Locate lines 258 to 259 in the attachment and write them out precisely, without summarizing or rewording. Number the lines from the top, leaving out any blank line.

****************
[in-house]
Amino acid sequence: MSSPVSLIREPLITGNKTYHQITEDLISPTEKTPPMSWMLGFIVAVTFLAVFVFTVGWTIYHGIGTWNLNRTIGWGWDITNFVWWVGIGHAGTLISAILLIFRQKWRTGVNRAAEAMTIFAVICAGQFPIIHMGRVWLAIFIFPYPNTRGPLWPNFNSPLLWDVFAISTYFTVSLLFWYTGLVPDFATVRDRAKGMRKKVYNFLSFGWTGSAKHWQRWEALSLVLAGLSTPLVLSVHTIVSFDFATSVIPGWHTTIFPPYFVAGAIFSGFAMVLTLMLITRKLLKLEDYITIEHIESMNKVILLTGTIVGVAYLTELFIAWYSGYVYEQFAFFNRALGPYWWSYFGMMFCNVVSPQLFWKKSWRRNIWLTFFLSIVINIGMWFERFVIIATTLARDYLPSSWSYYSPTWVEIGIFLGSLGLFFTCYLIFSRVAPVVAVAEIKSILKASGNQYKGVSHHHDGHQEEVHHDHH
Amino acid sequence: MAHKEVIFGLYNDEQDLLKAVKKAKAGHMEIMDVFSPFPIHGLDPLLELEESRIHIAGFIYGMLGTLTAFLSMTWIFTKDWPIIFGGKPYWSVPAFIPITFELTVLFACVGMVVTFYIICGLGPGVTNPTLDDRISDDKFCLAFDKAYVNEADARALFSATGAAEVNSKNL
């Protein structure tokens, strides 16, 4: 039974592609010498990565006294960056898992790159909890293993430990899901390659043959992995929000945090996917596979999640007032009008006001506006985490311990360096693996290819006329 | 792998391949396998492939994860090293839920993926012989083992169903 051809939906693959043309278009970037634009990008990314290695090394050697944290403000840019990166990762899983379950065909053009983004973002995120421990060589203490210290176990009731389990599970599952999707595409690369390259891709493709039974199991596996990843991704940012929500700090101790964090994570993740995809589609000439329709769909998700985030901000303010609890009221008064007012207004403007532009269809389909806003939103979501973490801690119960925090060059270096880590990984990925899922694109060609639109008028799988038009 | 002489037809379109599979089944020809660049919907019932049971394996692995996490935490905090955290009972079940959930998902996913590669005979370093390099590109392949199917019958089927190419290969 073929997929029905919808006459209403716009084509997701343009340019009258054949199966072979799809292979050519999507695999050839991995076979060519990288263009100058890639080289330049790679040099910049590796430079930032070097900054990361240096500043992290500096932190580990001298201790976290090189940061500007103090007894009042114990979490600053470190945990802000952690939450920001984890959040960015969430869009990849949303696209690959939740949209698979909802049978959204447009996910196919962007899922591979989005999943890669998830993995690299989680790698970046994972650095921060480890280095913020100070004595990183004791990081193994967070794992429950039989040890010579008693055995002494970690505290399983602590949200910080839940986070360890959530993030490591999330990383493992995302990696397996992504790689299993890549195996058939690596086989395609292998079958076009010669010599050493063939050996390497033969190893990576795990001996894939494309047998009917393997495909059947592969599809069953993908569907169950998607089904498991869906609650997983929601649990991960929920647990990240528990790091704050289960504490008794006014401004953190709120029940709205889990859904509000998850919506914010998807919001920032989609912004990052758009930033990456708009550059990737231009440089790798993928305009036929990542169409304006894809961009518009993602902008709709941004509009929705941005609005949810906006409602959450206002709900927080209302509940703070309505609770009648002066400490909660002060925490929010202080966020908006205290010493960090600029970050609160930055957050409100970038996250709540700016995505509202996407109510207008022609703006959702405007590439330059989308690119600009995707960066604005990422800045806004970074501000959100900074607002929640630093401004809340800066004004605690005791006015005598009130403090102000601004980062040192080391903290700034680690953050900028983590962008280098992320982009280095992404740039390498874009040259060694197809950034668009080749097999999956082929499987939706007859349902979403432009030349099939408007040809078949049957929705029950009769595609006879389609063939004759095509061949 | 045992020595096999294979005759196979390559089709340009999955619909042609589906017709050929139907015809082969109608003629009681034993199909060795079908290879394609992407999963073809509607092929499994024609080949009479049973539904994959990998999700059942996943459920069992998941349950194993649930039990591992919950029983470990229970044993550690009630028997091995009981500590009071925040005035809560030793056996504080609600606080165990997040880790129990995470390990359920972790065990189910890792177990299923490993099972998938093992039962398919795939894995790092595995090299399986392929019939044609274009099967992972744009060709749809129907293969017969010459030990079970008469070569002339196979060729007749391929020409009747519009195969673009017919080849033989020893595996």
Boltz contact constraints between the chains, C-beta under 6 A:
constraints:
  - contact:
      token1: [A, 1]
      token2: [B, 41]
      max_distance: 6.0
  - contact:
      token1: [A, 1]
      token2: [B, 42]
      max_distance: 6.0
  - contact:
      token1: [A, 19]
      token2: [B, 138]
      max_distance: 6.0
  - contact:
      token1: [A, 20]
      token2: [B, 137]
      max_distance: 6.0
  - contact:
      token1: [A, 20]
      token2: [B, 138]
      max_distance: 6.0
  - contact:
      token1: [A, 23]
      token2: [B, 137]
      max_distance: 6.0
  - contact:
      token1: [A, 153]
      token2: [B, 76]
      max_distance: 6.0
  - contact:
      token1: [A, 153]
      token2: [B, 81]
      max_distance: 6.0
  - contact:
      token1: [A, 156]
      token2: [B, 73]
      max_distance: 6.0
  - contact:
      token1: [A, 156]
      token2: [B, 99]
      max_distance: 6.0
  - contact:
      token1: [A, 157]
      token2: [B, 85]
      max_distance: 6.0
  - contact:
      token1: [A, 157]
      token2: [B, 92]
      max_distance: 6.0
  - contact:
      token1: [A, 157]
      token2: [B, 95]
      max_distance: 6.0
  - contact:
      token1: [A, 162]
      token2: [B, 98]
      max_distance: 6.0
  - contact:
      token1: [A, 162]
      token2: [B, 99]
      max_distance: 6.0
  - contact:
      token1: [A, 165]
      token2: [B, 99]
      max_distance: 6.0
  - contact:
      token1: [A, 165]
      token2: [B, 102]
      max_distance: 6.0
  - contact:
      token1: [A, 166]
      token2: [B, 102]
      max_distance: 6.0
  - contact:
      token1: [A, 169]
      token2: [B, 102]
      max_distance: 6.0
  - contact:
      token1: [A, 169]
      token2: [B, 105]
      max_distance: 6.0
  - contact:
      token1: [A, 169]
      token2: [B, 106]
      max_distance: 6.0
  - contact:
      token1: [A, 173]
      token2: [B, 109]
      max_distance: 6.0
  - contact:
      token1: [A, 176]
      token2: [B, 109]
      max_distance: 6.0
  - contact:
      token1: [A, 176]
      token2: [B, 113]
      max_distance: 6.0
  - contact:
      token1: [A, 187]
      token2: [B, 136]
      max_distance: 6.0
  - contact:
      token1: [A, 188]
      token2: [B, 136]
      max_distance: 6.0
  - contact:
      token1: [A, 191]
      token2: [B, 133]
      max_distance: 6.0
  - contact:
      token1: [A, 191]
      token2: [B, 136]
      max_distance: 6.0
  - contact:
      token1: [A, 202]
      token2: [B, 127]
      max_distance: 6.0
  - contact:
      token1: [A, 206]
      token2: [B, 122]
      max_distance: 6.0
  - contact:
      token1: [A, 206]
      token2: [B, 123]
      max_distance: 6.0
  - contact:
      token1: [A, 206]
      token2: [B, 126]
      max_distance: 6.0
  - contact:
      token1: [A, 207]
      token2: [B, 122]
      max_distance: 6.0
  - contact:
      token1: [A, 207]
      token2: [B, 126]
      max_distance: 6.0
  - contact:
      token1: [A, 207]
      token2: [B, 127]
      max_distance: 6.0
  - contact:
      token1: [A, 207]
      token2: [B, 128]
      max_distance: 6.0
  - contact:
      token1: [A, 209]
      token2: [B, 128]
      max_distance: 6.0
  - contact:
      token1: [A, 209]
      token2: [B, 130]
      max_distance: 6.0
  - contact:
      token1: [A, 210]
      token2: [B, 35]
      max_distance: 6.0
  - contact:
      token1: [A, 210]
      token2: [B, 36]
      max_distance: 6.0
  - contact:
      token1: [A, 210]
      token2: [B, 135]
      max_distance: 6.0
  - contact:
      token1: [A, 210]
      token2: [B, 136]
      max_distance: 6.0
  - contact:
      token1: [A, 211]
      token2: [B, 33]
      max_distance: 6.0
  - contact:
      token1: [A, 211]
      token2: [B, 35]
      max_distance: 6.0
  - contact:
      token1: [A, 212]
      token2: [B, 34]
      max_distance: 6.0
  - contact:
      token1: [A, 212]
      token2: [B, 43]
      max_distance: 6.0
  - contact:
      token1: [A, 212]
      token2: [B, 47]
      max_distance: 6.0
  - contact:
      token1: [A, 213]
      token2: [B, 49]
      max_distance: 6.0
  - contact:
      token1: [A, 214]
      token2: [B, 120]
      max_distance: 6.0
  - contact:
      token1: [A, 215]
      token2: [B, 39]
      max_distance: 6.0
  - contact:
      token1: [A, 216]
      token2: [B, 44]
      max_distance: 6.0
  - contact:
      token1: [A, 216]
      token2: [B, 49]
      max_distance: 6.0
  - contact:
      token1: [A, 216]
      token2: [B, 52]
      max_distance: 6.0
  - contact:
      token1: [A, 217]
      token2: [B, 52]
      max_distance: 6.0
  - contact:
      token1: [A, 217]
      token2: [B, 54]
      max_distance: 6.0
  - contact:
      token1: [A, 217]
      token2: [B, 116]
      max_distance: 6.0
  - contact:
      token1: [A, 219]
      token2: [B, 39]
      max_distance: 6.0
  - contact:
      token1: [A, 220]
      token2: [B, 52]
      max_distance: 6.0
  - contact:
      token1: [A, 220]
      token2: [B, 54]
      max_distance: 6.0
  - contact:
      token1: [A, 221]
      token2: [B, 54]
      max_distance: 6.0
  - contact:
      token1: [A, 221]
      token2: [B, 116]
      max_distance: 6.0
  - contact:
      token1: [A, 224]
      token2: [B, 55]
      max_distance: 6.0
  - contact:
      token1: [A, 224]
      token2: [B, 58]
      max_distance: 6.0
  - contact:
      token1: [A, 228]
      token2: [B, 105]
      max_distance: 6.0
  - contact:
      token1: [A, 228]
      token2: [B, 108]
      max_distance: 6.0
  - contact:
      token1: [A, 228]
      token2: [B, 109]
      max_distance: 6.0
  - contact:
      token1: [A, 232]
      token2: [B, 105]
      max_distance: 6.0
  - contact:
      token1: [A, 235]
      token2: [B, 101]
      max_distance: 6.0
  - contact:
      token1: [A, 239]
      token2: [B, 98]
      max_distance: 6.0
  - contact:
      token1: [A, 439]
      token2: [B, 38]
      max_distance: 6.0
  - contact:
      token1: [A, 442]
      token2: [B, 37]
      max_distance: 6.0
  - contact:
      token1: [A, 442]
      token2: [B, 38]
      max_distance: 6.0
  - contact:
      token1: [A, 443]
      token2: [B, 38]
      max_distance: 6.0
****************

      max_distance: 6.0
  - contact: